From Sentiment to Self-Fulfilling Prophecy?
Reading the Tea Leaves on How Consumers and Businesses Are Feeling vs. What They Are Doing
The global head of currency research at Deutsche Bank, George Saravelos, told clients in a recent memo that futures markets are now pricing in 100% odds that the United States will fall into a recession before 2023. For those who use the common (but unofficial) definition of two quarters of declining economic output, a US recession has already arrived. This comes after months of supply chain issues, skyrocketing gas prices, increasing inflation and another factor that remains remarkably low: consumer sentiment.
In June, The University of Michigan published its monthly Index of Consumer Sentiment (ICS), sharing its lowest reading ever recorded, at just 50.2. An index this low (in the United States) is comparable only to the recession of 1980, which is widely considered the most painful recession since the end of World War II. The July reading barely budged off this bottom to a still-dismal 51.5.
Businesses, economists, politicians and traders alike all place considerable importance on consumer sentiment because consumer spending accounts for about two thirds of the US economy. When consumers are glum, a recession can become a self-fulfilling prophecy as they clamp down on spending to save for the rainy days they see ahead. As a result, reactions to the shockingly low index scores of late have been swift. For example, the day after the June index dropped, U.S. stocks immediately slid and the S&P 500 fell into bear market territory.
But, of course, consumer sentiment is just one lens through which to understand and attempt to predict the complex trajectory of the economy. While many place logical emphasis on the results of consumer indexes, consumers themselves are fickle. Sure, low consumer confidence survey results may indicate fears of economic disruption on the horizon, but they may also reflect short-term supply chain disruption that results in someone’s favorite item being out of stock, sticker shock at the stunning price of airline tickets or even an argument with a spouse over finances that has nothing to do with what the future actually holds.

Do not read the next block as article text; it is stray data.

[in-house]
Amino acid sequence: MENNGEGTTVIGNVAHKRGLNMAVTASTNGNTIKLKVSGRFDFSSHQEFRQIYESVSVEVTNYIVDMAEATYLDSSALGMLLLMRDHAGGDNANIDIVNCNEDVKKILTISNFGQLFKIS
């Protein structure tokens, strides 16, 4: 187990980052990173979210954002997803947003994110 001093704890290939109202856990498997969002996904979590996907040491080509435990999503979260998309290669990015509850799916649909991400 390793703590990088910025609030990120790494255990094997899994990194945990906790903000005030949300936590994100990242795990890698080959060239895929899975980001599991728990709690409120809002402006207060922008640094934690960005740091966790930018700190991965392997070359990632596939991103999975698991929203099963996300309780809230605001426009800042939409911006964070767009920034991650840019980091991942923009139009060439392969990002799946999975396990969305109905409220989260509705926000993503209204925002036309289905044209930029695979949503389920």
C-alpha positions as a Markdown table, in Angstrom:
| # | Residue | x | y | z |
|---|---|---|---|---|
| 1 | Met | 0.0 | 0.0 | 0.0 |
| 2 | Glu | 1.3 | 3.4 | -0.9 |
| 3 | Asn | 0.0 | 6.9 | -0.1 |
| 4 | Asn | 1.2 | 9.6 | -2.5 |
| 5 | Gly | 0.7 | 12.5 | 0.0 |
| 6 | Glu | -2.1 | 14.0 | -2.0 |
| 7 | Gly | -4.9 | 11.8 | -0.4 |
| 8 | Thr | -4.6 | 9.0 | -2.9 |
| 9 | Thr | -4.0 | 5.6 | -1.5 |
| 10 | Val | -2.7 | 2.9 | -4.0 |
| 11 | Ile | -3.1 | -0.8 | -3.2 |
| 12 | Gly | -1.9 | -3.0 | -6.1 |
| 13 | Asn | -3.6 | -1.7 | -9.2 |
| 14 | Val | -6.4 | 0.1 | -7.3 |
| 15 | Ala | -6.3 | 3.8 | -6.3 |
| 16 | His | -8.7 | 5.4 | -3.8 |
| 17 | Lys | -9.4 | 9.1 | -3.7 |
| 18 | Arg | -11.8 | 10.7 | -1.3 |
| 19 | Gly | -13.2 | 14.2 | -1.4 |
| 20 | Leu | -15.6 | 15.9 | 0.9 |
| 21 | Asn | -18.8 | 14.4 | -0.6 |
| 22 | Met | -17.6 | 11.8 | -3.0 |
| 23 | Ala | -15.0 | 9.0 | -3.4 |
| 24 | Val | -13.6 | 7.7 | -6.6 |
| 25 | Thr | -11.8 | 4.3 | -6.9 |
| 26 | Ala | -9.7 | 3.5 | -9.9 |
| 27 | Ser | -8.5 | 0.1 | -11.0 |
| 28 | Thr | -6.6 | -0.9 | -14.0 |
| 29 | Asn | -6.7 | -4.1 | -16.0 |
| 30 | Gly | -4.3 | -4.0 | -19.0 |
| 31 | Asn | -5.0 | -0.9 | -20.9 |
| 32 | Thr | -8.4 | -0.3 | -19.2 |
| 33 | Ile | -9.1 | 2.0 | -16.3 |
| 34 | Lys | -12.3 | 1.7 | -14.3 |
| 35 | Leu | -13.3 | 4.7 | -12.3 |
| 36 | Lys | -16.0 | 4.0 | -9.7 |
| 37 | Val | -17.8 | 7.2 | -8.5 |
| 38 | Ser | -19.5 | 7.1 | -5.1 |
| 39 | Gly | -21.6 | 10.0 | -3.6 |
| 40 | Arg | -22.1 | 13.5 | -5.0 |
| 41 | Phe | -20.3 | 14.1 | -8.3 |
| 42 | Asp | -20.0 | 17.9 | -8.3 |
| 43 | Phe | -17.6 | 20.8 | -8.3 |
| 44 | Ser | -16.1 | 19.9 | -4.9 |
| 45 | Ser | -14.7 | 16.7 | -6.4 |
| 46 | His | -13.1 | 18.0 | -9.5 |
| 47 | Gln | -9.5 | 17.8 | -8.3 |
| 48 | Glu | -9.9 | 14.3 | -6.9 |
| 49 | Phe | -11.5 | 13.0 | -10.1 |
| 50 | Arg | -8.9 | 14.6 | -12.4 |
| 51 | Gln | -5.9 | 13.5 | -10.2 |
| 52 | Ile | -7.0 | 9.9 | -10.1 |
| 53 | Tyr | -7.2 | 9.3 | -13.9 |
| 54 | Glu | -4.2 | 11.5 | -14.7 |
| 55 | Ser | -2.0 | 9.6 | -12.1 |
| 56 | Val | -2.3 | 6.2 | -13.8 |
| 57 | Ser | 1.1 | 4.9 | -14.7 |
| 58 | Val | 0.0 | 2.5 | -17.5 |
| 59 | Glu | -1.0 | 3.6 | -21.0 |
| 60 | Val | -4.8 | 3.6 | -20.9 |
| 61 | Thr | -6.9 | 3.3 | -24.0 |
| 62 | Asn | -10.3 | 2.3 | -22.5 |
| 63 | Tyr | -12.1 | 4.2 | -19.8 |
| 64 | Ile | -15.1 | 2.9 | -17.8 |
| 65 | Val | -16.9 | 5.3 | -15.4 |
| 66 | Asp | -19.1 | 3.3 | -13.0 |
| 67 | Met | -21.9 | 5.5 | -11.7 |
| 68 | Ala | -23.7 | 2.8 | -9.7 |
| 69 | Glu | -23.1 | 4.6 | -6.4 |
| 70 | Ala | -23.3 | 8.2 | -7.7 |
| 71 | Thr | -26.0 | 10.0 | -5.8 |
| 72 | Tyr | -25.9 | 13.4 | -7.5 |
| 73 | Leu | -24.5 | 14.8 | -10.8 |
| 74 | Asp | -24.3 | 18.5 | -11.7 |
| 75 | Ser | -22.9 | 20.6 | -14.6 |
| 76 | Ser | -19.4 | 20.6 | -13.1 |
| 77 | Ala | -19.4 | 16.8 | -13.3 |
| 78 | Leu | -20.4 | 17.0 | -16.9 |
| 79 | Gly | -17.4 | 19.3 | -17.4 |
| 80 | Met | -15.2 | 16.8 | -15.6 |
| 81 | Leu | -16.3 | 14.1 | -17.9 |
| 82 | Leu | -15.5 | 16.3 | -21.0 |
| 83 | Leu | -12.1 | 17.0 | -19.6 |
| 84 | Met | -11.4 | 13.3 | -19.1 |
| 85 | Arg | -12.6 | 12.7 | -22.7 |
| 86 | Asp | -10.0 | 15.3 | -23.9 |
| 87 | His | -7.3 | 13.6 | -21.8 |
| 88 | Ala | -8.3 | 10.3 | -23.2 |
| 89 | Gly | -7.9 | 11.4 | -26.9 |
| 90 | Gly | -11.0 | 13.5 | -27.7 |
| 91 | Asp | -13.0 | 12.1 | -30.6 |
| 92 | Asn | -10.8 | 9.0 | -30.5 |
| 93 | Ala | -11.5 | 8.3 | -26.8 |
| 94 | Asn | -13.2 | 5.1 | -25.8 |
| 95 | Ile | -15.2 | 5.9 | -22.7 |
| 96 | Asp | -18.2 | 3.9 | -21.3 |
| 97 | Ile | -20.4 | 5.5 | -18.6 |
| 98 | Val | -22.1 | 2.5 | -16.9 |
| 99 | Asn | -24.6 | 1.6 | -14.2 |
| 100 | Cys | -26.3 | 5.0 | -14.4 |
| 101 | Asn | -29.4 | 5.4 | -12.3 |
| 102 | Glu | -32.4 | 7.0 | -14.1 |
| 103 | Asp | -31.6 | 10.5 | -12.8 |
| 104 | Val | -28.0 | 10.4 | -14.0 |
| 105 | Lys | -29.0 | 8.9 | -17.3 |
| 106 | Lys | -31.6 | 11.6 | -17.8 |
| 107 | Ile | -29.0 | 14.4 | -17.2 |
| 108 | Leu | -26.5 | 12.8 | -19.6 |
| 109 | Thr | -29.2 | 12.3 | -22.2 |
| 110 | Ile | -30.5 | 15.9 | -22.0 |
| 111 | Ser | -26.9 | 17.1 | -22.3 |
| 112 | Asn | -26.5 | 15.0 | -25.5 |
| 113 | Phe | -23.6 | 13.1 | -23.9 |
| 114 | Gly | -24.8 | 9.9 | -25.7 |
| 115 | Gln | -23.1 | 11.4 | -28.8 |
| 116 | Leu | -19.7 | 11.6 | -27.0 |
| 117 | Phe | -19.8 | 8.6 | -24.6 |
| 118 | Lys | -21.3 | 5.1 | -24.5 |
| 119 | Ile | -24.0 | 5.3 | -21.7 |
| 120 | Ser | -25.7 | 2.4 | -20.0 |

So, rather than pigeonhole ourselves into relying solely on one measure of economic confidence, let’s take a look at a few other kinds of sentiment surveys.
First, let’s take a look at the Organization for Economic Co-operation and Development’s business confidence index (BCI) and compare it to their consumer confidence index (CCI). The graphs below show information ranging from 2008 to 2022.
These also show consumer confidence is at a historic low — even lower than the depths of the 2008 financial crisis — which is borderline astounding given the solid state of consumers’ balance sheets. Businesses, on the other hand, while experiencing a downward trend in confidence, are nowhere near the depths of uncertainty that consumers are feeling.
As Fieldpoint Private’s Director of Commercial Banking Adam Ercoli notes, “Businesses generally are more nimble than consumers — they are able to cut costs and diversify revenue streams, or vice versa, quickly as needed based on macro and micro economic trends. Various segments within the greater group of Businesses have significantly strengthened their business models and balance sheets through the economic growth that followed the 2008 financial crisis and continued development and reliance on technology. Subsequently, they are better positioned to endure – and even take advantage of – opportunities presented through the prospective recession.”